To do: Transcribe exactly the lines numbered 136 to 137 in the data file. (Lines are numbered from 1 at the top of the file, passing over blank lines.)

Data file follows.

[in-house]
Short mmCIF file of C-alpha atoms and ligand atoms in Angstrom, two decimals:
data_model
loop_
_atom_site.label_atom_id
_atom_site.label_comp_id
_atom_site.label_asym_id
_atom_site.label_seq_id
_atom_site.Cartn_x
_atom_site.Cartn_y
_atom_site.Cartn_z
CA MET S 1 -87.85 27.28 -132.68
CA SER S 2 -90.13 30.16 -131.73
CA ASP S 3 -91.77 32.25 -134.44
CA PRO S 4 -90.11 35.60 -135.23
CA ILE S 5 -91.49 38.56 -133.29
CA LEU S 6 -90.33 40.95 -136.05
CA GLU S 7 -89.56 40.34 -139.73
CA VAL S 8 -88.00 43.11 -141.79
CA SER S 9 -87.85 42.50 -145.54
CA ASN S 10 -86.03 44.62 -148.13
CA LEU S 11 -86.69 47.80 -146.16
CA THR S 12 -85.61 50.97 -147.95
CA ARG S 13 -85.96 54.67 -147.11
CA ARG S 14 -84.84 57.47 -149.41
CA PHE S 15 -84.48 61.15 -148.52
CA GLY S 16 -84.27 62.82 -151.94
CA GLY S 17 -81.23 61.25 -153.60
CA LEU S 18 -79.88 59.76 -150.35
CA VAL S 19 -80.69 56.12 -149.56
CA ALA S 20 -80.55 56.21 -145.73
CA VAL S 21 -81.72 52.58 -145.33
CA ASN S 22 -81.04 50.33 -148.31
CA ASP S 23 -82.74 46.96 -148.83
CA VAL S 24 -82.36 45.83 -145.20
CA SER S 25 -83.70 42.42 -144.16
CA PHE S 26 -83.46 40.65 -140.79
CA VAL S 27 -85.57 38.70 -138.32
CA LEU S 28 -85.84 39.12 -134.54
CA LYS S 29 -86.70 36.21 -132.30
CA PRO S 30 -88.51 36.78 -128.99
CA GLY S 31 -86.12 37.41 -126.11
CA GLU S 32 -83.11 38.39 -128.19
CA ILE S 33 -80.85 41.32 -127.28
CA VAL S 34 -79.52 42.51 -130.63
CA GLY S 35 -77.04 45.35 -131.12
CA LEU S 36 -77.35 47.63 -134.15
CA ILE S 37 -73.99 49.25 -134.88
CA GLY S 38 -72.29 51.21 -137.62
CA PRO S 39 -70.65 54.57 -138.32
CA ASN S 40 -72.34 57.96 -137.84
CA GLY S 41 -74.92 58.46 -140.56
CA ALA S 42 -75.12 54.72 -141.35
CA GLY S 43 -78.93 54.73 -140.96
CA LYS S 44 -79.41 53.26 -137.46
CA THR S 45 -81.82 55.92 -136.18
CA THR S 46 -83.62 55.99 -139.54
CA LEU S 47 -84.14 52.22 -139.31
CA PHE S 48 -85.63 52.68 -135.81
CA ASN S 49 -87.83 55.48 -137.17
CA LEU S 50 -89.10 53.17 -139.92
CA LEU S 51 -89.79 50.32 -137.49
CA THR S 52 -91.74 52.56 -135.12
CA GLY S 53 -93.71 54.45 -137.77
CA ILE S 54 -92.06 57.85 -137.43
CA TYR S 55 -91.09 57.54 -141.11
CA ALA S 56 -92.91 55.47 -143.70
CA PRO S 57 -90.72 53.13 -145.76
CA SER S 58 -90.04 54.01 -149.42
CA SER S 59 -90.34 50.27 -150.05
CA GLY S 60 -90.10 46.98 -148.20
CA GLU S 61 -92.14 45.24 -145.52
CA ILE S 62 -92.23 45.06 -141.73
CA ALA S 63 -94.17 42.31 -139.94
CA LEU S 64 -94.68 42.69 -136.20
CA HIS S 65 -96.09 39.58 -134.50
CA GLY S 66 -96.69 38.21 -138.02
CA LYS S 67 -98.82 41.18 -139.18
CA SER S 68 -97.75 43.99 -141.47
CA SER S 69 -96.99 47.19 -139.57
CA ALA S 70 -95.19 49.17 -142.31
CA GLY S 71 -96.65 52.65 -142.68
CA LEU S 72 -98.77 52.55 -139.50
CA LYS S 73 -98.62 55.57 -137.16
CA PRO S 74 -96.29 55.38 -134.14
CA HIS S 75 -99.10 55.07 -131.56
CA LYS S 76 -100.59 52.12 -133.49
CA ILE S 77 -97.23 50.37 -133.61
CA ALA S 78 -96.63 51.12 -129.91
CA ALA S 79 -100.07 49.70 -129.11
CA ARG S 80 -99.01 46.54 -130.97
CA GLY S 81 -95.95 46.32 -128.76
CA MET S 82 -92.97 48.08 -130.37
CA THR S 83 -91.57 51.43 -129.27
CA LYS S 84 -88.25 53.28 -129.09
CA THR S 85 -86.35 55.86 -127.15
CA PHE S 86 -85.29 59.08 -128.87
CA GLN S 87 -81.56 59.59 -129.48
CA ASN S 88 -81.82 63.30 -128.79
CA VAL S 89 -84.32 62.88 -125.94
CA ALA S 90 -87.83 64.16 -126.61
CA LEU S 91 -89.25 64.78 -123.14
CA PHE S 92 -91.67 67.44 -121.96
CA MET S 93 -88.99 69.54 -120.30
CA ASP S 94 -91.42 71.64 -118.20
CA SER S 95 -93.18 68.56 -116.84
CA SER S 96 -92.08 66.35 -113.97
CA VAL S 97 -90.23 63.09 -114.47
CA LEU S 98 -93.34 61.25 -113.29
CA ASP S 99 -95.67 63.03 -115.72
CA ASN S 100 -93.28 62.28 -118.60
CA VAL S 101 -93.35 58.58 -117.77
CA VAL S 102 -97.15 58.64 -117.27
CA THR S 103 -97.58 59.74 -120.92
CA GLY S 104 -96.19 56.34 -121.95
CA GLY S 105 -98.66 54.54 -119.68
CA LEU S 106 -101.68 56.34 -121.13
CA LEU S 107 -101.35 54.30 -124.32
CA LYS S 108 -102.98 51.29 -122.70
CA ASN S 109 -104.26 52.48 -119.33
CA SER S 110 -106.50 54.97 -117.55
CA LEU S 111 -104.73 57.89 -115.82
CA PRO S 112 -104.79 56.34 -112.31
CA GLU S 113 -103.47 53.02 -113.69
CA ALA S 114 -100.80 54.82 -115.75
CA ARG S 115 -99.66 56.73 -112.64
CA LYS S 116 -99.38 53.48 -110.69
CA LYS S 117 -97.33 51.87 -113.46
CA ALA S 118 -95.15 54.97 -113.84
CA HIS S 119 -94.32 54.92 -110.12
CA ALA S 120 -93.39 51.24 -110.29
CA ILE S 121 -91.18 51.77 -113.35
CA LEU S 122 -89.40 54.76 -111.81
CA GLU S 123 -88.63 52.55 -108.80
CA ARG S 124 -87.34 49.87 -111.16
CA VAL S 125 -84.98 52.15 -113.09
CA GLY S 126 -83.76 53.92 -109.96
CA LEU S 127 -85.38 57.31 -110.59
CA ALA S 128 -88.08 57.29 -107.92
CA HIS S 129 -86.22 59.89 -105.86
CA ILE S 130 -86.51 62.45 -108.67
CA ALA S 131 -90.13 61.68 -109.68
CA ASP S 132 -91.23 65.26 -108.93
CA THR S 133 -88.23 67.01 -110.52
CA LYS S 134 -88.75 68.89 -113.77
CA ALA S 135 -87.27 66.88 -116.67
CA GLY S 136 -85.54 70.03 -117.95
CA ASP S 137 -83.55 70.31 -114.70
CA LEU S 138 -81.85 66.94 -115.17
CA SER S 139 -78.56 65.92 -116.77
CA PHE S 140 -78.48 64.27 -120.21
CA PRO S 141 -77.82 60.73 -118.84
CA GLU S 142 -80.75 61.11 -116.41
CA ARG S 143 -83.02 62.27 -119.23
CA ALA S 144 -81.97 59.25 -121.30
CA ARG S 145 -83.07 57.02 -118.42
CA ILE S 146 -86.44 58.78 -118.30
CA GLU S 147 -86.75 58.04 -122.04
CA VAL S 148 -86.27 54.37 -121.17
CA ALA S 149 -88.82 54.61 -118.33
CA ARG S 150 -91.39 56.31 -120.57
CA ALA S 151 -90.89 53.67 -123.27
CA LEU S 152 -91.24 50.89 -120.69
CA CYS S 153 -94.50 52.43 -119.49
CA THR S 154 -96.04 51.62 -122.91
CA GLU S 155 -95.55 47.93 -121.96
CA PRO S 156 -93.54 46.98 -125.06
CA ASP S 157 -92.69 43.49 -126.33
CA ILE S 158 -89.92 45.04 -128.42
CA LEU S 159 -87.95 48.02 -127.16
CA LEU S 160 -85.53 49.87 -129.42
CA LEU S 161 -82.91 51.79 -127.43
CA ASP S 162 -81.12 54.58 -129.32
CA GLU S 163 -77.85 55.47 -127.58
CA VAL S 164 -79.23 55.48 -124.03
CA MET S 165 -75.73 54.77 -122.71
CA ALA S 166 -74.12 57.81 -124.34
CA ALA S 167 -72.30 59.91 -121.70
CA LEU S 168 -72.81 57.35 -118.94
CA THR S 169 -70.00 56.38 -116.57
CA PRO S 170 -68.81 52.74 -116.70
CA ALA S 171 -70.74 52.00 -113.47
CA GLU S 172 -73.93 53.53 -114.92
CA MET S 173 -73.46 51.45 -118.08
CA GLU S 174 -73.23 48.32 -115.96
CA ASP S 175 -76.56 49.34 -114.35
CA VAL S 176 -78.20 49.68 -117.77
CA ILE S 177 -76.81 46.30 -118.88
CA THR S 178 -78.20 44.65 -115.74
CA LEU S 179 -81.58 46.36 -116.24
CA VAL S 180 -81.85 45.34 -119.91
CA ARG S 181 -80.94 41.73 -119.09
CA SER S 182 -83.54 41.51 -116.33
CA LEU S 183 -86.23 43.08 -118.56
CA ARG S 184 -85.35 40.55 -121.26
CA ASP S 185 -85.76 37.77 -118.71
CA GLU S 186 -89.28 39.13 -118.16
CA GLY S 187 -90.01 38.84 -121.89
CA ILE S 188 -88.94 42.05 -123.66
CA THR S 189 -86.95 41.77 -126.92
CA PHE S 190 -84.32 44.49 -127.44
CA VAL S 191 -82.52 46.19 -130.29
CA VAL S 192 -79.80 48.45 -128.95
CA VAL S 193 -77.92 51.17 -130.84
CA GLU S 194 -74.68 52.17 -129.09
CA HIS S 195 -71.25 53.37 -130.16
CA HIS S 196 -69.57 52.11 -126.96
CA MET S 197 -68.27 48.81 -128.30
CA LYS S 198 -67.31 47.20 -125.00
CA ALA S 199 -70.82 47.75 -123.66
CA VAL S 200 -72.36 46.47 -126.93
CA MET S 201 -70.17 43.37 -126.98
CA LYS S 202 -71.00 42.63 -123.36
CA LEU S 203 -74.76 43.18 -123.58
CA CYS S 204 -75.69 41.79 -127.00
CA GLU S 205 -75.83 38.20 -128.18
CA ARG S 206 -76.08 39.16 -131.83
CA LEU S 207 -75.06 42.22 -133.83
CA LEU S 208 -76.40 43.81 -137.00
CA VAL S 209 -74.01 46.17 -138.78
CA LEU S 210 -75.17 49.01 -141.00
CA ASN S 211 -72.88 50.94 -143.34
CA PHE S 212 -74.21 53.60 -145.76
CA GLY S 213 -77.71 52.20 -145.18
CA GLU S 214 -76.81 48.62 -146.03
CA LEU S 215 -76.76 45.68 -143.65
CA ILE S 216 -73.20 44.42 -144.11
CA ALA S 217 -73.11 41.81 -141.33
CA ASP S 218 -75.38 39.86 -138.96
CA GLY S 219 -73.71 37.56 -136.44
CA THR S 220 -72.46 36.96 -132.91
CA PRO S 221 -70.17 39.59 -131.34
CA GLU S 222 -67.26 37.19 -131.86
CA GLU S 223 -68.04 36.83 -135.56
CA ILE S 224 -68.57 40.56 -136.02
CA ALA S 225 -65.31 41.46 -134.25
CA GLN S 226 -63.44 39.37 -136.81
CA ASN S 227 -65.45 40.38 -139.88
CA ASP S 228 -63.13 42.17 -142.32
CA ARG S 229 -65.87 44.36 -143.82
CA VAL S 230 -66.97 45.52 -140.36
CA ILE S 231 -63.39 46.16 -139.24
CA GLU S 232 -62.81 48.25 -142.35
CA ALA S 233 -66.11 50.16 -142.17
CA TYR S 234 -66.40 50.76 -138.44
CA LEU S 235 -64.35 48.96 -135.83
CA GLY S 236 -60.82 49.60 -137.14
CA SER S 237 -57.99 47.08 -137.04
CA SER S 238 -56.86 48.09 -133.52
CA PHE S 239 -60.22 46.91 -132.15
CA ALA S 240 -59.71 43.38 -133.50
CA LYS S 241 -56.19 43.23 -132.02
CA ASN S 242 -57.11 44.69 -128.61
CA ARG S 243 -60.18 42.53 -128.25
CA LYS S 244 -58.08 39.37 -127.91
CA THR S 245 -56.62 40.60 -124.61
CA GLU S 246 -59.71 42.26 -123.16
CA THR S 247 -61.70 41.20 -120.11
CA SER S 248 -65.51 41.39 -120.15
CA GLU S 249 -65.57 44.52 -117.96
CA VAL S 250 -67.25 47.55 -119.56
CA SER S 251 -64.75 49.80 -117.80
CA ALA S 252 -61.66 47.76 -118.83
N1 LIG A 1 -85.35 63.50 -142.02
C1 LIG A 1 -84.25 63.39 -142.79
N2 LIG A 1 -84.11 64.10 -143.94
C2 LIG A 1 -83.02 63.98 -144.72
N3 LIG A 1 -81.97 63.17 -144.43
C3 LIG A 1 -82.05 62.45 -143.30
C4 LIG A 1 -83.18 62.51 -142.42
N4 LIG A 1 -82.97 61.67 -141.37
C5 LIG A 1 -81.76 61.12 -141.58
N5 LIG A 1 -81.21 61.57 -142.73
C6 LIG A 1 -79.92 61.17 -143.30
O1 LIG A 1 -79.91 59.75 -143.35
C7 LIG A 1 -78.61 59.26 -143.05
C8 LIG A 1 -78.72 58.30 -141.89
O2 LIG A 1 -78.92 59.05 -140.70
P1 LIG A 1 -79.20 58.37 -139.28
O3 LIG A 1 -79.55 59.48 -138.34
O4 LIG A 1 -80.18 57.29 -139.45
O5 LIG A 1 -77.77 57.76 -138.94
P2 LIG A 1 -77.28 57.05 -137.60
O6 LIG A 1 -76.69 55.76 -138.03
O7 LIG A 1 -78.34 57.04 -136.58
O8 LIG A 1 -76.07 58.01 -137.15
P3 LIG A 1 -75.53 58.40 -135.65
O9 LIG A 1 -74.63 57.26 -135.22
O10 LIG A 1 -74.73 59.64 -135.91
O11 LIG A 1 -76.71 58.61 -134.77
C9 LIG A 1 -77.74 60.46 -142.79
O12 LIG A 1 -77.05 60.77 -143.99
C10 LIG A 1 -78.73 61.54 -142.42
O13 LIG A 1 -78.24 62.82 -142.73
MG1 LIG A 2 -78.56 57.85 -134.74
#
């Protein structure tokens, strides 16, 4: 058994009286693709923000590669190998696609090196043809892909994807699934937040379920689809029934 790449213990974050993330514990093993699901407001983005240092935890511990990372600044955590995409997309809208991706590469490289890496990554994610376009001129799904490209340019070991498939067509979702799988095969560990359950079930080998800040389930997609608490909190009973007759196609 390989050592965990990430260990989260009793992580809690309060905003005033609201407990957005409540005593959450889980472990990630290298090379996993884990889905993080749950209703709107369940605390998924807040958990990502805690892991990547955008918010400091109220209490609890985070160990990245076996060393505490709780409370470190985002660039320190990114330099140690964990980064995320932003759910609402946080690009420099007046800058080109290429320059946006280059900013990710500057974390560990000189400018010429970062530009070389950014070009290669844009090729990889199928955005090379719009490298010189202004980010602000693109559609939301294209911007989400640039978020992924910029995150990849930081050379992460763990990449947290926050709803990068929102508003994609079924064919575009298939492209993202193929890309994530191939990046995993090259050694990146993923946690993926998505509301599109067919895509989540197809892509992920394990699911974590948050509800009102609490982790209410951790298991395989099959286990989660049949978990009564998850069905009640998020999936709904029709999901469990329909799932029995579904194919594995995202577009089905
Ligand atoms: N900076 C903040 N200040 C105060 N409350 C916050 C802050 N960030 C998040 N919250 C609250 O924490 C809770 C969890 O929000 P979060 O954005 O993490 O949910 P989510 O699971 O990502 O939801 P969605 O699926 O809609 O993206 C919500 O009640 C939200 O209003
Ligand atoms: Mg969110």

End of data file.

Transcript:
CA VAL S 125 -84.98 52.15 -113.09
CA GLY S 126 -83.76 53.92 -109.96